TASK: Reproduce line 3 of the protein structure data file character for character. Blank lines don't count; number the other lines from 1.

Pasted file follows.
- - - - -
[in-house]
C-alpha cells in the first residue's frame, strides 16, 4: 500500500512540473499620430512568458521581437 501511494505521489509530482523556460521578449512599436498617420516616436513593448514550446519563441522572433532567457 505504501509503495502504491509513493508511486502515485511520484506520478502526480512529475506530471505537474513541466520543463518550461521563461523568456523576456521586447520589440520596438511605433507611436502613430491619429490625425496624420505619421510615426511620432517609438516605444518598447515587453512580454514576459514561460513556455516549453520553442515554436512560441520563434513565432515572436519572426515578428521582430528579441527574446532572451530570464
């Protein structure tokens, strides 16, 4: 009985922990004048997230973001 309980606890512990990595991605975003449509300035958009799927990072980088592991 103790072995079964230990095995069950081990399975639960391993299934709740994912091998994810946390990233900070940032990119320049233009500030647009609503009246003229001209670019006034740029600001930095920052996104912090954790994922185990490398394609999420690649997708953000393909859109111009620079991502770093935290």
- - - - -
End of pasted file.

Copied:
């Protein structure tokens, strides 16, 4: 009985922990004048997230973001 309980606890512990990595991605975003449509300035958009799927990072980088592991 103790072995079964230990095995069950081990399975639960391993299934709740994912091998994810946390990233900070940032990119320049233009500030647009609503009246003229001209670019006034740029600001930095920052996104912090954790994922185990490398394609999420690649997708953000393909859109111009620079991502770093935290």